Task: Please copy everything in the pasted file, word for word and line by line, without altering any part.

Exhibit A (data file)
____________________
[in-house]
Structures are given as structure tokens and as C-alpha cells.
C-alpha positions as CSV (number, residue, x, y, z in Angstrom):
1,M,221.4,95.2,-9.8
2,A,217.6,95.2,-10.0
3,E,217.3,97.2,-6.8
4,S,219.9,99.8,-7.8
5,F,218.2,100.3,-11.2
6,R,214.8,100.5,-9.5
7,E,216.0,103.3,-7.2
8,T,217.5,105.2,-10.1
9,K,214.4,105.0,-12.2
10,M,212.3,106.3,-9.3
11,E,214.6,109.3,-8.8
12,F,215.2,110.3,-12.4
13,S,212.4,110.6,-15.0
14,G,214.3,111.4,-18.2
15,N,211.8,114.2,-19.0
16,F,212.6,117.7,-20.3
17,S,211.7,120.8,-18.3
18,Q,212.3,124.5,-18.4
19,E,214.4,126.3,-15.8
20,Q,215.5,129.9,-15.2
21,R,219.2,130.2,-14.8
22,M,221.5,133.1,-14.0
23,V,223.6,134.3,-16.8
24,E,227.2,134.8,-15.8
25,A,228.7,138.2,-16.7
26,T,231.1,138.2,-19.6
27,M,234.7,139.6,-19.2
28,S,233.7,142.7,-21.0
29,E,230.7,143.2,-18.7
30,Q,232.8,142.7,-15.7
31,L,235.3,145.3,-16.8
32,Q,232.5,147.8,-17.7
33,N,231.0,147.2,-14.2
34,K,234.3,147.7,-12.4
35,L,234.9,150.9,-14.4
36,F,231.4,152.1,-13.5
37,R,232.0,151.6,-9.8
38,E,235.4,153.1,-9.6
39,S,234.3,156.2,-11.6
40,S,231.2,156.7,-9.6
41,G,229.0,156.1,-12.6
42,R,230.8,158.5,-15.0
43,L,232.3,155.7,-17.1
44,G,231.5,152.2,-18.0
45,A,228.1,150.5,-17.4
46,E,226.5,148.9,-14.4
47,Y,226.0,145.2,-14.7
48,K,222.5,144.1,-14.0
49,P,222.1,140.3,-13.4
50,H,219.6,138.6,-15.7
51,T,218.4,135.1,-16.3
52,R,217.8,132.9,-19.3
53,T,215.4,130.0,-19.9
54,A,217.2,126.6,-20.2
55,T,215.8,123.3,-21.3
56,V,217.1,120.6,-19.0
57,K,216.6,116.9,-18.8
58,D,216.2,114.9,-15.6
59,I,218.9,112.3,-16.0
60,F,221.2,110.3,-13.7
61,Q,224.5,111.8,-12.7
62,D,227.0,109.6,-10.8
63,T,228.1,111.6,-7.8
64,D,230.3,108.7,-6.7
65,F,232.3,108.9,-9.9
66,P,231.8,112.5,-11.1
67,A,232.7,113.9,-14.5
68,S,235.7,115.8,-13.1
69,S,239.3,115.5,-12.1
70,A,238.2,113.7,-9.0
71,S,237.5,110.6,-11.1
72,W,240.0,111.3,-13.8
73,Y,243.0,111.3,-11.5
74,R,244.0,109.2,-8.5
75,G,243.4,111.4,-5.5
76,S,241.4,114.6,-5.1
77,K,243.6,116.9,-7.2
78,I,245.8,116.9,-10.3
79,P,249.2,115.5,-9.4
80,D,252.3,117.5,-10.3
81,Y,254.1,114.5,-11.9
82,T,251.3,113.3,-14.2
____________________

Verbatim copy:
[in-house]
Structures are given as structure tokens and as C-alpha cells.
C-alpha positions as CSV (number, residue, x, y, z in Angstrom):
1,M,221.4,95.2,-9.8
2,A,217.6,95.2,-10.0
3,E,217.3,97.2,-6.8
4,S,219.9,99.8,-7.8
5,F,218.2,100.3,-11.2
6,R,214.8,100.5,-9.5
7,E,216.0,103.3,-7.2
8,T,217.5,105.2,-10.1
9,K,214.4,105.0,-12.2
10,M,212.3,106.3,-9.3
11,E,214.6,109.3,-8.8
12,F,215.2,110.3,-12.4
13,S,212.4,110.6,-15.0
14,G,214.3,111.4,-18.2
15,N,211.8,114.2,-19.0
16,F,212.6,117.7,-20.3
17,S,211.7,120.8,-18.3
18,Q,212.3,124.5,-18.4
19,E,214.4,126.3,-15.8
20,Q,215.5,129.9,-15.2
21,R,219.2,130.2,-14.8
22,M,221.5,133.1,-14.0
23,V,223.6,134.3,-16.8
24,E,227.2,134.8,-15.8
25,A,228.7,138.2,-16.7
26,T,231.1,138.2,-19.6
27,M,234.7,139.6,-19.2
28,S,233.7,142.7,-21.0
29,E,230.7,143.2,-18.7
30,Q,232.8,142.7,-15.7
31,L,235.3,145.3,-16.8
32,Q,232.5,147.8,-17.7
33,N,231.0,147.2,-14.2
34,K,234.3,147.7,-12.4
35,L,234.9,150.9,-14.4
36,F,231.4,152.1,-13.5
37,R,232.0,151.6,-9.8
38,E,235.4,153.1,-9.6
39,S,234.3,156.2,-11.6
40,S,231.2,156.7,-9.6
41,G,229.0,156.1,-12.6
42,R,230.8,158.5,-15.0
43,L,232.3,155.7,-17.1
44,G,231.5,152.2,-18.0
45,A,228.1,150.5,-17.4
46,E,226.5,148.9,-14.4
47,Y,226.0,145.2,-14.7
48,K,222.5,144.1,-14.0
49,P,222.1,140.3,-13.4
50,H,219.6,138.6,-15.7
51,T,218.4,135.1,-16.3
52,R,217.8,132.9,-19.3
53,T,215.4,130.0,-19.9
54,A,217.2,126.6,-20.2
55,T,215.8,123.3,-21.3
56,V,217.1,120.6,-19.0
57,K,216.6,116.9,-18.8
58,D,216.2,114.9,-15.6
59,I,218.9,112.3,-16.0
60,F,221.2,110.3,-13.7
61,Q,224.5,111.8,-12.7
62,D,227.0,109.6,-10.8
63,T,228.1,111.6,-7.8
64,D,230.3,108.7,-6.7
65,F,232.3,108.9,-9.9
66,P,231.8,112.5,-11.1
67,A,232.7,113.9,-14.5
68,S,235.7,115.8,-13.1
69,S,239.3,115.5,-12.1
70,A,238.2,113.7,-9.0
71,S,237.5,110.6,-11.1
72,W,240.0,111.3,-13.8
73,Y,243.0,111.3,-11.5
74,R,244.0,109.2,-8.5
75,G,243.4,111.4,-5.5
76,S,241.4,114.6,-5.1
77,K,243.6,116.9,-7.2
78,I,245.8,116.9,-10.3
79,P,249.2,115.5,-9.4
80,D,252.3,117.5,-10.3
81,Y,254.1,114.5,-11.9
82,T,251.3,113.3,-14.2